Matrimonial Home Rights: Your Guide

When you live in a property that your spouse or civil partner owns but you don’t, it can be worrying if you split up.

They could sell the home, remortgage or transfer ownership to someone else without your knowledge, meaning that you have to move out – potentially with nowhere to go.

But there’s a way of ensuring you have a right to stay in the home.

Matrimonial home rights

When you get married or enter into a civil partnership, you and your partner both become automatically entitled to matrimonial home rights. This means that you are both legally entitled to stay in the home, no matter who the home belongs to.

This right is only valid on the home you both live in – the family home – rather than any investment or commercial properties. It’s also valid on rented accommodation, not just owned properties.

According to the government, you can register your matrimonial home rights with HM Land Registry. This can help stop your partner from selling your home. Under the Family Law Act 1966, this offers you some protection.

It means that you can’t be evicted without a court order if you live in the home. If you aren’t occupying it, registering your matrimonial home rights means that you have a right to enter the property and live there.

Your partner will then not be legally allowed to sell or mortgage the home without your written permission.

The legalities

You have to register your home rights with the Land Registry for you to receive any legal protection. So make sure that this is one of the first things you do when you think your marriage or civil partnership may be ending.

Once you register with the Land Registry, your partner’s mortgage lender will usually be notified.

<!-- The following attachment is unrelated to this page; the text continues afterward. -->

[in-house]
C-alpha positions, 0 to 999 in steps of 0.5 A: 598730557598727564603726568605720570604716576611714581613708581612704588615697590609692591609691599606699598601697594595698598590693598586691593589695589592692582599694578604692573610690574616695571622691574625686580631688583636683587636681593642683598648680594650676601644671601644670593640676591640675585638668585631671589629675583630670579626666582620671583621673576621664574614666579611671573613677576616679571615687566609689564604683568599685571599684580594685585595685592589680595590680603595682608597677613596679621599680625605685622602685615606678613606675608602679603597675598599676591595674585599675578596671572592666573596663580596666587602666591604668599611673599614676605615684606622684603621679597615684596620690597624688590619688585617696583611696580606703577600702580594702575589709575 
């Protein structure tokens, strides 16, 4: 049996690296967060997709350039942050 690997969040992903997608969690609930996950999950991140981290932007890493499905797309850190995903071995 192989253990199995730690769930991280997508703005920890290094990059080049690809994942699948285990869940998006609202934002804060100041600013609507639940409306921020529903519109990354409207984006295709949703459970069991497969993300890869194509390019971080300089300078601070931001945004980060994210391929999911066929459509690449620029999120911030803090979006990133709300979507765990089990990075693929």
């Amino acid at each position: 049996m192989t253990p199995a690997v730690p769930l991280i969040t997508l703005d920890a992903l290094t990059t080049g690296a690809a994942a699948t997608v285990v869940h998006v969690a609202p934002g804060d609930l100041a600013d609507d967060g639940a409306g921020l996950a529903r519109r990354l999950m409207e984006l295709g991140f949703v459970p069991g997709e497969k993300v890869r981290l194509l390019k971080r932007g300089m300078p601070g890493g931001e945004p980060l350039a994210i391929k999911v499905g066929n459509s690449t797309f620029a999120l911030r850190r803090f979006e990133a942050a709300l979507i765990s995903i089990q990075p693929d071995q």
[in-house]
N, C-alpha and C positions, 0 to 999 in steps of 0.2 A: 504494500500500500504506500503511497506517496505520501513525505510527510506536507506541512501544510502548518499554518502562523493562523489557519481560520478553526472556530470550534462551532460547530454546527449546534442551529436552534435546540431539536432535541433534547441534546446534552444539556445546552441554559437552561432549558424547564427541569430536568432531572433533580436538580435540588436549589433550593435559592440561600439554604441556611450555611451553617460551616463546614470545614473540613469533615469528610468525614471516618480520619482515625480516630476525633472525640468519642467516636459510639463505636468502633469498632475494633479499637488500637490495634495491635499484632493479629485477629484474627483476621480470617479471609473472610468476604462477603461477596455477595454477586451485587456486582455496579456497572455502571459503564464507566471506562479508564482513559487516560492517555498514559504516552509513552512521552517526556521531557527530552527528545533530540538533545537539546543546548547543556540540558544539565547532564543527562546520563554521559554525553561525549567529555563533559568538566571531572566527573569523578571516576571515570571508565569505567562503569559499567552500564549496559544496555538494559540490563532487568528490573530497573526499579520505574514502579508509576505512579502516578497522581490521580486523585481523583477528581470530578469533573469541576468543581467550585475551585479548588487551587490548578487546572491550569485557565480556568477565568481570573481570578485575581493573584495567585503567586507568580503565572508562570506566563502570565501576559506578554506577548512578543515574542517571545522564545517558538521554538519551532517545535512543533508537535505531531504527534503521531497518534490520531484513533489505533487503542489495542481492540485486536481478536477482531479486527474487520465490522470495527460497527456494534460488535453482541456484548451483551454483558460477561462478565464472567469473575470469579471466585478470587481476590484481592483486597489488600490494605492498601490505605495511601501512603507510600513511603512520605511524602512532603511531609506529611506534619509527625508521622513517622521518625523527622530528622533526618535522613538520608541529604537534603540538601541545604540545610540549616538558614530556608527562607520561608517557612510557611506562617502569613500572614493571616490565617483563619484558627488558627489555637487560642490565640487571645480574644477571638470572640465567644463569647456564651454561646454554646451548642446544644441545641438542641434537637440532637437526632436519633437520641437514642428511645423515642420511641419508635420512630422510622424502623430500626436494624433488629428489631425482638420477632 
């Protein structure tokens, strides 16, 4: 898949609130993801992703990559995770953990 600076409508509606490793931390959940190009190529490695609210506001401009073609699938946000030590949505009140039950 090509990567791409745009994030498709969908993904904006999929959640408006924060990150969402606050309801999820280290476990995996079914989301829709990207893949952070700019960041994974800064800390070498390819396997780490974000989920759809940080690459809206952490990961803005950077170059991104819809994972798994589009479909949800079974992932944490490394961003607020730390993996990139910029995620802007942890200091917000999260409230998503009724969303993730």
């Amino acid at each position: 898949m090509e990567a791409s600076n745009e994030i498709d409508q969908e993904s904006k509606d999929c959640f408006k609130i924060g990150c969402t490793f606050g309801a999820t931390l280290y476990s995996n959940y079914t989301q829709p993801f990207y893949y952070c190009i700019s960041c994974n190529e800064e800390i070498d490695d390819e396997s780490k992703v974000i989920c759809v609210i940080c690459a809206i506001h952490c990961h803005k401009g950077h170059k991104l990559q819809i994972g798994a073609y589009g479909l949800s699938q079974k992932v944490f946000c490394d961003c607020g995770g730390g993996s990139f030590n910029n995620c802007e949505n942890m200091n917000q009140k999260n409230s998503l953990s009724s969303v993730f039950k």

You’ll be allowed to stay in your home until your divorce or civil partnership dissolution is finalised and you have agreed a court settlement or if your partner passes away. But if a court has issued a continuation order, you can stay in your home for longer. This could be down to an ongoing dispute with your partner about who owns what, for example.

There are some instances where you wouldn’t be able to register your matrimonial home rights, though. This would be when your partner owns your home with someone else. However, this isn’t the case and you may apply for your rights if your partner would be the only one to get the money if the home was sold. This is known as being the sole beneficial owner.

If your partner has tried to make you move out or stop you moving back into your home after being temporarily out of it, you could take legal action against them.

To find out how First4Lawyers could help you do so, just give us a call, request a call back or make an enquiry online. Our specialist family law solicitors will help you work out the best course of action for you during this difficult time.


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